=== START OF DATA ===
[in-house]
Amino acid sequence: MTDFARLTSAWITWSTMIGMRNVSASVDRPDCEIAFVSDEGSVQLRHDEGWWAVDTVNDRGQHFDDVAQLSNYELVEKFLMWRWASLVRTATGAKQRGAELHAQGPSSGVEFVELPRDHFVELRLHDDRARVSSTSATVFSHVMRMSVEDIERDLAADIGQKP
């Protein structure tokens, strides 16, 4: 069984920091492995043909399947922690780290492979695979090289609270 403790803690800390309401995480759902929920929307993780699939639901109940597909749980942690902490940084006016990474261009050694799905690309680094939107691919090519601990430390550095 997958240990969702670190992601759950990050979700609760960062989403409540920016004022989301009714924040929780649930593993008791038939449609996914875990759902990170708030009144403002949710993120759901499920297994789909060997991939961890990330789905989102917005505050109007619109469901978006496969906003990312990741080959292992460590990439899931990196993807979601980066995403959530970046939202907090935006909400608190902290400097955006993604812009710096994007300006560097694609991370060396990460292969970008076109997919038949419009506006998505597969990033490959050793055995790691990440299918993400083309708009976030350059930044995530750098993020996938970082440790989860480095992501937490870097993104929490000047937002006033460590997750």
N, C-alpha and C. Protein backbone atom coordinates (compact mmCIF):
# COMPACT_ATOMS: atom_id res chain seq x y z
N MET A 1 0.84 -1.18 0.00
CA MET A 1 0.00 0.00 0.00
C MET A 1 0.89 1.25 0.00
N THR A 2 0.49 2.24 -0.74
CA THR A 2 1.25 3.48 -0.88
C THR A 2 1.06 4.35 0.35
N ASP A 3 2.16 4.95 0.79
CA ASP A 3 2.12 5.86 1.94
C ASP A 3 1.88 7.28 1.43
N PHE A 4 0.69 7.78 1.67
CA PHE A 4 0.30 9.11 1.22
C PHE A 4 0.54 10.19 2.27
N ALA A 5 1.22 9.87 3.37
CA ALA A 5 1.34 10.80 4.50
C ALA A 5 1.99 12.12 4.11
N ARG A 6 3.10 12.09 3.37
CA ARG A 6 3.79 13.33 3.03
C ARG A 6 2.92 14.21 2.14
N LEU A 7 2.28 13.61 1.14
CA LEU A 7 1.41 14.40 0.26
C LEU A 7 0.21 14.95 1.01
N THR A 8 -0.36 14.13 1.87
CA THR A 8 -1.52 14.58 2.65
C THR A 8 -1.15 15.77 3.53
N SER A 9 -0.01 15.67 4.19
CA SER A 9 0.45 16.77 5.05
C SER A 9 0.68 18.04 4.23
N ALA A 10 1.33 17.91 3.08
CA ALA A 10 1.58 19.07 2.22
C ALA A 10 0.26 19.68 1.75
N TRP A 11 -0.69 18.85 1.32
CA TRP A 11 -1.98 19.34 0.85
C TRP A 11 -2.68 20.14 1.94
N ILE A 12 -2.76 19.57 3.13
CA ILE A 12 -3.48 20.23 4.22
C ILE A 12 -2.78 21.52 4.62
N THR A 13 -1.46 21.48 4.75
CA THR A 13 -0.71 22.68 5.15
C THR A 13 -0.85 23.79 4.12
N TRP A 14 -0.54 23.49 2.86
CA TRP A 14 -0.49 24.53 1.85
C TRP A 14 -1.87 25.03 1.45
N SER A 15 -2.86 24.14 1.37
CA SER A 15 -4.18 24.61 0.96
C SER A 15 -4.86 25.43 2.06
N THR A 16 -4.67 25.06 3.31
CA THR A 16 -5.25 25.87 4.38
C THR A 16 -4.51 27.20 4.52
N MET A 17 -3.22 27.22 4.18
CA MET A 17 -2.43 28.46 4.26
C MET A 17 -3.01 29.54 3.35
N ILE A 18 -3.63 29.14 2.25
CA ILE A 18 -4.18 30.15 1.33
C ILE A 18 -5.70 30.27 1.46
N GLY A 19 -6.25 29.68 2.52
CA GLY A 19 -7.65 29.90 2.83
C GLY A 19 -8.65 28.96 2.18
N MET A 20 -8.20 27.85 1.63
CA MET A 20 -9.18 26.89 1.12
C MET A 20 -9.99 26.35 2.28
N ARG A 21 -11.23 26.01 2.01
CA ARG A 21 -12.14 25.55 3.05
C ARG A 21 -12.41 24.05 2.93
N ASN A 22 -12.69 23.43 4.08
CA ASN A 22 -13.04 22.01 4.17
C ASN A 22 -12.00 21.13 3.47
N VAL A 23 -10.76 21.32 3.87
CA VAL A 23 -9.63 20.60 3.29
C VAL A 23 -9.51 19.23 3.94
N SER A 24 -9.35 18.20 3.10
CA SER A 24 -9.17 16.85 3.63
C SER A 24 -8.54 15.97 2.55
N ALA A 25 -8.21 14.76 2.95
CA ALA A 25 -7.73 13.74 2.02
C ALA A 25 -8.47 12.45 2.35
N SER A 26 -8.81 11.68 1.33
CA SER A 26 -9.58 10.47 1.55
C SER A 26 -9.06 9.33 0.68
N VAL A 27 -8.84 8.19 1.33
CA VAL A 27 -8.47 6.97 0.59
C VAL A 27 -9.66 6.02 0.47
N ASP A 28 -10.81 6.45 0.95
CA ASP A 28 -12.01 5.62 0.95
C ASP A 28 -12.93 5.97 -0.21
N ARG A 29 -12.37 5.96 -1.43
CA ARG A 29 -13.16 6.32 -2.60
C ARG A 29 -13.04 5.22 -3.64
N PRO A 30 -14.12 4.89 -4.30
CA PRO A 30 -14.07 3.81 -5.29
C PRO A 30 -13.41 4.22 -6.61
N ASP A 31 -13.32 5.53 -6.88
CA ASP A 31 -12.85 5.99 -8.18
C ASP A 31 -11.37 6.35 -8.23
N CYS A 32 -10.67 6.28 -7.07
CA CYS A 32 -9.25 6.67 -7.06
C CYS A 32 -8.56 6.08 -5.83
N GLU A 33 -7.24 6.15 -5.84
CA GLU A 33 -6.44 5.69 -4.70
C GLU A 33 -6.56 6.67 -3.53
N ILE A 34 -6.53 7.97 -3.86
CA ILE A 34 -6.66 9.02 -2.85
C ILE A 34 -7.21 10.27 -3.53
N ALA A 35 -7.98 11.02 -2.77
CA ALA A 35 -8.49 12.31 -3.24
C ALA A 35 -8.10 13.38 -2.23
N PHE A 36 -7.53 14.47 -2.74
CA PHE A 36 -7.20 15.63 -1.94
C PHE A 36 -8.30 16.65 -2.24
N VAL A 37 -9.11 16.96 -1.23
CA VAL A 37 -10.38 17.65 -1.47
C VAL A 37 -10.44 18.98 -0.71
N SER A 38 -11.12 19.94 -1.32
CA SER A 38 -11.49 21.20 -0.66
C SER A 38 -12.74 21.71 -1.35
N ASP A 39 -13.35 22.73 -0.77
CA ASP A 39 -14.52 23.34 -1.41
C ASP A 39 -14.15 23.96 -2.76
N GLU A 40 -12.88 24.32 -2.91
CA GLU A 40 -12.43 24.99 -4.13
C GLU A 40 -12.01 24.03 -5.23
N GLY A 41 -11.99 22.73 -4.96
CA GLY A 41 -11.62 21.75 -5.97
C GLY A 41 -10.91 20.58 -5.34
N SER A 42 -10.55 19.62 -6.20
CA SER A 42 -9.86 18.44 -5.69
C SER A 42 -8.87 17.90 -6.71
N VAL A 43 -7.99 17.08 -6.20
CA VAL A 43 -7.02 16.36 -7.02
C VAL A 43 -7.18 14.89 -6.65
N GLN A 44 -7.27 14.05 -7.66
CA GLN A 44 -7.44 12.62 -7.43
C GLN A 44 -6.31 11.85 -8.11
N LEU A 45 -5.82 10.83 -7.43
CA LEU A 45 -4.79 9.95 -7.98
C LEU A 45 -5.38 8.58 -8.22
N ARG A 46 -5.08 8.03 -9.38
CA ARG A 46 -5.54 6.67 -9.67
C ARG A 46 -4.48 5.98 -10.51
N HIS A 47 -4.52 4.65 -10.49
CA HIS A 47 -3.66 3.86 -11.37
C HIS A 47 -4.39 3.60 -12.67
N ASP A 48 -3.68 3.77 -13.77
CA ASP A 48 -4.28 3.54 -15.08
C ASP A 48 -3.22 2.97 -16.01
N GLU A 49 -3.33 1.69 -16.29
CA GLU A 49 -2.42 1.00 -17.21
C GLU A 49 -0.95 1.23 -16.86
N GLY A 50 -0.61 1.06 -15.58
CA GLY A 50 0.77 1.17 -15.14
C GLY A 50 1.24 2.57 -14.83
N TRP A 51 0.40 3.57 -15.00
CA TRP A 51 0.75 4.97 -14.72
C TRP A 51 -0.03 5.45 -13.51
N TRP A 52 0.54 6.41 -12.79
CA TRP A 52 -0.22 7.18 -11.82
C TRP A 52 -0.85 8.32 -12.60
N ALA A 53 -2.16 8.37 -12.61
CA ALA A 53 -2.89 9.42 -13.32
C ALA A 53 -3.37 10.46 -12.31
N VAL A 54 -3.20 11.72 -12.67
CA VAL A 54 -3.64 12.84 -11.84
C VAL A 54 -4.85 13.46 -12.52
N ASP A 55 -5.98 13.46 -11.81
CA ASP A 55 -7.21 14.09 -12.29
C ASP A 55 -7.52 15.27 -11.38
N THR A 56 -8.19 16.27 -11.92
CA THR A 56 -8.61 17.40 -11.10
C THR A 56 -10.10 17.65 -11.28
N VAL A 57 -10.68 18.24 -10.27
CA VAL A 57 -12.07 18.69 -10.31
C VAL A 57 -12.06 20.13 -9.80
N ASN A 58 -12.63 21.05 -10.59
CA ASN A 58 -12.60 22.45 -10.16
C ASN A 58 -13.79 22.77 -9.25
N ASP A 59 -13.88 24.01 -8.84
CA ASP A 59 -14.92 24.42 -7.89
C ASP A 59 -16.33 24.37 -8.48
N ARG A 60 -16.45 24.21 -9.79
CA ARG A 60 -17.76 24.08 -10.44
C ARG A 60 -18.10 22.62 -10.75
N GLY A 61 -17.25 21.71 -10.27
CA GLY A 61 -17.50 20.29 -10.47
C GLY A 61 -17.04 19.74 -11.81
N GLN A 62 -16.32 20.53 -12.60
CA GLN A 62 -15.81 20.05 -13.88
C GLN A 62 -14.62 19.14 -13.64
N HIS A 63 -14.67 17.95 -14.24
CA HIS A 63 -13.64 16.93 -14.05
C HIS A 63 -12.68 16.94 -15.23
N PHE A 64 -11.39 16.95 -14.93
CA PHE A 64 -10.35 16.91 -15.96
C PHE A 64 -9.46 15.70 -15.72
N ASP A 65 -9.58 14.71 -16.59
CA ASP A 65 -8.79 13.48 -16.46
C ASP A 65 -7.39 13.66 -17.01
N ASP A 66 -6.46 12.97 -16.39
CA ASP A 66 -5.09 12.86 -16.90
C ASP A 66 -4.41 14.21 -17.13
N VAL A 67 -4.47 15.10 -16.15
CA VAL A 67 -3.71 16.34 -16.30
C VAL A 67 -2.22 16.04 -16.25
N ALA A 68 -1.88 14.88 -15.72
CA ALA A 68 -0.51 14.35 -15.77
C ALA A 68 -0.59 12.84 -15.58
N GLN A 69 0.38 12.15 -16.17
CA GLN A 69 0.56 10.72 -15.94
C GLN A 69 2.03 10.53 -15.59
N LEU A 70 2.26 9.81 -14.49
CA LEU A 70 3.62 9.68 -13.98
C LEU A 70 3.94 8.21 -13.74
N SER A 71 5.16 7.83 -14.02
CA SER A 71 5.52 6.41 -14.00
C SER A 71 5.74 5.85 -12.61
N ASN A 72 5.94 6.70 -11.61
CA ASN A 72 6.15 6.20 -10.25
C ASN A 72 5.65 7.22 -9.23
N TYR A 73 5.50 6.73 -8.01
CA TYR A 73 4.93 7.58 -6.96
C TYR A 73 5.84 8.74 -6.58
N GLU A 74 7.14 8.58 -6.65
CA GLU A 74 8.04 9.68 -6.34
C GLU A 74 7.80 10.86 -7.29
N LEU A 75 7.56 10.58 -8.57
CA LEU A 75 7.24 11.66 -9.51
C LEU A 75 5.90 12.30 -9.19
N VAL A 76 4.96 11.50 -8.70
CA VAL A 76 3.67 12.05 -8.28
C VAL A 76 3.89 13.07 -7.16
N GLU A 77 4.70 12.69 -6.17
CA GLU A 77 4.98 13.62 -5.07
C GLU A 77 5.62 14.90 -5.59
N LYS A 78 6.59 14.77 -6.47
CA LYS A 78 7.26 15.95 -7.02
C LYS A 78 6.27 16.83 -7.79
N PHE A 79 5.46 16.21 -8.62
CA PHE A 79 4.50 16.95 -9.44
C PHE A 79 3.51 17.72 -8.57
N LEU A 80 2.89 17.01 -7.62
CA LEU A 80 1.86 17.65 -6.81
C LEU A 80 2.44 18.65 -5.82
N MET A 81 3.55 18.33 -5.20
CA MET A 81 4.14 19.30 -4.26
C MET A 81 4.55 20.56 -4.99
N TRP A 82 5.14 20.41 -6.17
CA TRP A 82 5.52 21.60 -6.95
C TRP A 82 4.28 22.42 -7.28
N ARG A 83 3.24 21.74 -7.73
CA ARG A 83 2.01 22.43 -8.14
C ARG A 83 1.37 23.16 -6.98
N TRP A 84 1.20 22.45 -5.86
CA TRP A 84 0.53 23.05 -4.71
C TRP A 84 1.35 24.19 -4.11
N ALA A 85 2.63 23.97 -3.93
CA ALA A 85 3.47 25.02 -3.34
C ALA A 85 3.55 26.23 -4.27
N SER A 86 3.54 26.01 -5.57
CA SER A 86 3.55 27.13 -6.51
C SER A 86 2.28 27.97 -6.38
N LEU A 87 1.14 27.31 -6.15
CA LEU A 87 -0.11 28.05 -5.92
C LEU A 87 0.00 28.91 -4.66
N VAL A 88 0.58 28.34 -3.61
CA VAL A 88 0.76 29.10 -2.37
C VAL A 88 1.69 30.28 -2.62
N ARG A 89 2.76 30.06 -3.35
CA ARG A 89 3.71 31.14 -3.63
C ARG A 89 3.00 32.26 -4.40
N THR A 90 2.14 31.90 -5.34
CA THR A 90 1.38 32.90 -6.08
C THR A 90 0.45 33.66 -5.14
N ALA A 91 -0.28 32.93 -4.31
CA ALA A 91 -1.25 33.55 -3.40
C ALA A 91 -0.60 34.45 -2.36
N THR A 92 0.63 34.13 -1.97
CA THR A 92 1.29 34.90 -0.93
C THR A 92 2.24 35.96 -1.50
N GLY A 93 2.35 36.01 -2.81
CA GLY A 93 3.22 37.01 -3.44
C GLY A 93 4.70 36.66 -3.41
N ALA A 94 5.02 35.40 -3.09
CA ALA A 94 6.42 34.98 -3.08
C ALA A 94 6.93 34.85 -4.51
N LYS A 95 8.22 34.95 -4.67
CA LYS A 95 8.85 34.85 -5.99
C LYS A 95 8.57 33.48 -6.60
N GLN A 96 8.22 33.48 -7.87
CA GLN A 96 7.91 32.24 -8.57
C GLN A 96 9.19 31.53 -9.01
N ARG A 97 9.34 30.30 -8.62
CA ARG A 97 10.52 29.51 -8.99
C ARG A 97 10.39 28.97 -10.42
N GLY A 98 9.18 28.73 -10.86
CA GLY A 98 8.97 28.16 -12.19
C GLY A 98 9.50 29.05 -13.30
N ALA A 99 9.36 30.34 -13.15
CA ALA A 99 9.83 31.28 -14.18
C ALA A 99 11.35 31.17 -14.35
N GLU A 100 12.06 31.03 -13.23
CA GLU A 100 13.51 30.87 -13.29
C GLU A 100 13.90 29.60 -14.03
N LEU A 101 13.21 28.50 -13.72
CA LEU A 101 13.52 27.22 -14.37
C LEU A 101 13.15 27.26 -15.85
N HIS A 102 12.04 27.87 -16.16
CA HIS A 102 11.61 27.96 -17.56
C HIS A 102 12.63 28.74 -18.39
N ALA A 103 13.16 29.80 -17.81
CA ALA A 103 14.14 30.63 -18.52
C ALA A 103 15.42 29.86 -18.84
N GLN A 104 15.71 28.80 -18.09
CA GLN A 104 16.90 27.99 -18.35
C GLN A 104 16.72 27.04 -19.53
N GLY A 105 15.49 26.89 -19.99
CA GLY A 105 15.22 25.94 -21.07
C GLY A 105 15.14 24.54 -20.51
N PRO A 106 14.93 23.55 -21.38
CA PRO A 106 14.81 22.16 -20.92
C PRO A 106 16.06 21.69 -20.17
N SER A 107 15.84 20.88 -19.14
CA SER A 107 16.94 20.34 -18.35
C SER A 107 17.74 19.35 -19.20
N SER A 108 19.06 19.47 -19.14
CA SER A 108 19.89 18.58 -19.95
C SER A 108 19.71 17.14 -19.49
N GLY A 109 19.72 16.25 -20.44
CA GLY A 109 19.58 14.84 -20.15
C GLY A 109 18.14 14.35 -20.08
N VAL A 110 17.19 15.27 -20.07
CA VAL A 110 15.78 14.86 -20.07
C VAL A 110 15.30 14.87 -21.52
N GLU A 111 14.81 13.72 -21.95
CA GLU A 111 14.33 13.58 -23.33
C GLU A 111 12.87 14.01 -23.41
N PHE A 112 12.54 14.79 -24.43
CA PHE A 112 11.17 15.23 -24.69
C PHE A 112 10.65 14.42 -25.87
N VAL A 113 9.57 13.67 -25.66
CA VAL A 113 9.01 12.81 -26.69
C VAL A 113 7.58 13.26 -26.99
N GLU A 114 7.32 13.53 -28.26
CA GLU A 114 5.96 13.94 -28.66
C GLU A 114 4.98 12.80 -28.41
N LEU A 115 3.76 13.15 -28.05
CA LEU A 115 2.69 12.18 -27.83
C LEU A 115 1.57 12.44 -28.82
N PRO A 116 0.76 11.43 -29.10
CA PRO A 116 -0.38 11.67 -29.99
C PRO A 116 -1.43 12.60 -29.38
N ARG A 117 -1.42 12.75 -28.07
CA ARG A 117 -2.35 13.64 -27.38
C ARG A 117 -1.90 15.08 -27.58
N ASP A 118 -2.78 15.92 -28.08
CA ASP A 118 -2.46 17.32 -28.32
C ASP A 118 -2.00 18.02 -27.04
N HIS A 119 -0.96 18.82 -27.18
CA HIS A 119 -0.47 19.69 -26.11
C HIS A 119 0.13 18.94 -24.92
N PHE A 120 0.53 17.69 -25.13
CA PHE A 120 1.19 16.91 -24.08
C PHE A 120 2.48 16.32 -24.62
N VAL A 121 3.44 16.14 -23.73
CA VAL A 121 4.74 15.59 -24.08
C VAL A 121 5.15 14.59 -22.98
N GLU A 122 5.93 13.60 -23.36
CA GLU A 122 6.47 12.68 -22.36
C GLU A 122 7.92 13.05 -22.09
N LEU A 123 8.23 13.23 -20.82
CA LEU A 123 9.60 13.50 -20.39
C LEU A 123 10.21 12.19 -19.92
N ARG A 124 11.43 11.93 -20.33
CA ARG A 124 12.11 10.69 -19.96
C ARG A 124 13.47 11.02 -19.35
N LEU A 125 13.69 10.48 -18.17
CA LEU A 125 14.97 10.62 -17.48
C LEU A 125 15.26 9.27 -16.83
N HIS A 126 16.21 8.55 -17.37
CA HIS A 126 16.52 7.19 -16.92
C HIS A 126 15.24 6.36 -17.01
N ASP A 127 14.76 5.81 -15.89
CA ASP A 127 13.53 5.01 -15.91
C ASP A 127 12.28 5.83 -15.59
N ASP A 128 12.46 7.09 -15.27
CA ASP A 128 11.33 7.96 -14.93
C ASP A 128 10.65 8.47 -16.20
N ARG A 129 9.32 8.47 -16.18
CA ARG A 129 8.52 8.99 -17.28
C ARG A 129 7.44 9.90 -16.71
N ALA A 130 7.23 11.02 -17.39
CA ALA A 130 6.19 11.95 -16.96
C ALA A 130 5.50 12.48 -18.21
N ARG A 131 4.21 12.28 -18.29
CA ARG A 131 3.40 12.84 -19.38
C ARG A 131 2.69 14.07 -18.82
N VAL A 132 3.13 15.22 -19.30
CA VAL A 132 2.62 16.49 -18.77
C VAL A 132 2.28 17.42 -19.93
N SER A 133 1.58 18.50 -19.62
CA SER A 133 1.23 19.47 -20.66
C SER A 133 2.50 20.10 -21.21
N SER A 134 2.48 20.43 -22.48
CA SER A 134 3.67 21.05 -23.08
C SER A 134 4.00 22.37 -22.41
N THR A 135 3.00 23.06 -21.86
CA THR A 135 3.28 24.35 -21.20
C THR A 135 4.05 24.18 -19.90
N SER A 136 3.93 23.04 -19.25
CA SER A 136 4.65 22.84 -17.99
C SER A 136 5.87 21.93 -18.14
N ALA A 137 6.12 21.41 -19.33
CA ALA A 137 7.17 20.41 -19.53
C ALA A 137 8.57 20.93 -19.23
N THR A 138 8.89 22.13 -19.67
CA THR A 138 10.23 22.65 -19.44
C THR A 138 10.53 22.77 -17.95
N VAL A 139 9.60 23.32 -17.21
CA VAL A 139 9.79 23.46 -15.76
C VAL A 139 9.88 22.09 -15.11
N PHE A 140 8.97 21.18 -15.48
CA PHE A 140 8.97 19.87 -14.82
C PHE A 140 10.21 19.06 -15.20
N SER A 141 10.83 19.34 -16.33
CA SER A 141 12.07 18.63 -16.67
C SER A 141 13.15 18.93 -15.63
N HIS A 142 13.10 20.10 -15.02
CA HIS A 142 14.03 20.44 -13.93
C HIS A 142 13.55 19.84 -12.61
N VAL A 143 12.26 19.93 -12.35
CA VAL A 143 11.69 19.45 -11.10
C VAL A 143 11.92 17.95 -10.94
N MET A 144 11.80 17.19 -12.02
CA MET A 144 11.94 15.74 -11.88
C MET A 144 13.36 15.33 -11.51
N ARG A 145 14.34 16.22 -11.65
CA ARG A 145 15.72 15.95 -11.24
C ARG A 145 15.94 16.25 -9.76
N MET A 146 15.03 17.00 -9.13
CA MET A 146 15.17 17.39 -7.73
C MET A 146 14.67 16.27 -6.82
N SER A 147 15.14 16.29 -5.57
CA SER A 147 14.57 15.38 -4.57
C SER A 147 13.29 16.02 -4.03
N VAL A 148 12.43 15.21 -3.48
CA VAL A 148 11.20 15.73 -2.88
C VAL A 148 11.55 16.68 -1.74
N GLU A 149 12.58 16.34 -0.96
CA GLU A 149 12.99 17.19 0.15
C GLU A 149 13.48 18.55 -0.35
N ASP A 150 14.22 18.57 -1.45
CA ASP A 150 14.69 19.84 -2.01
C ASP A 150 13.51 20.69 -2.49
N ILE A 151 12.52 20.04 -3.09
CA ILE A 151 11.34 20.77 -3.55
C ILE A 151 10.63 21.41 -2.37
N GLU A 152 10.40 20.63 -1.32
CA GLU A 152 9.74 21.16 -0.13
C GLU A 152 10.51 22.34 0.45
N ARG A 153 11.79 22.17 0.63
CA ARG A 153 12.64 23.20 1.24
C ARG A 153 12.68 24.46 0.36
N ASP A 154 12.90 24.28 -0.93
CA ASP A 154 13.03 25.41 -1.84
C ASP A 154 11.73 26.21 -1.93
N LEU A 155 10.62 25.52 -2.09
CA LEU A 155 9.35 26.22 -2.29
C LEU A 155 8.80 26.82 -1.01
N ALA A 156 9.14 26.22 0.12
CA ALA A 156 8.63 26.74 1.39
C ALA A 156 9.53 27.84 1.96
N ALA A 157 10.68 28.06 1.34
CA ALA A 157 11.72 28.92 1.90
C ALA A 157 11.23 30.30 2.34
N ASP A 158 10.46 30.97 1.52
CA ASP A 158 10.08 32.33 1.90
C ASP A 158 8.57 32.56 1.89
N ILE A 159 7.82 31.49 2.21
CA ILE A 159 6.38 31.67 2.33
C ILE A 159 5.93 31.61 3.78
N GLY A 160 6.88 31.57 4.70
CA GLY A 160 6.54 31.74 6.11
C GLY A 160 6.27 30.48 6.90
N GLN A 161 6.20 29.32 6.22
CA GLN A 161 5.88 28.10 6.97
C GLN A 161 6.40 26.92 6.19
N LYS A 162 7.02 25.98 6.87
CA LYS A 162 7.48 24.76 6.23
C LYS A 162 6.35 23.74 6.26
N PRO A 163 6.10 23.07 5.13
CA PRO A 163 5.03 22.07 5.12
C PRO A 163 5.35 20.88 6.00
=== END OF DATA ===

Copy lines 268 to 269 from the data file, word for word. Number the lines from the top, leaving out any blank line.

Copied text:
CA VAL A 88 0.76 29.10 -2.37
C VAL A 88 1.69 30.28 -2.62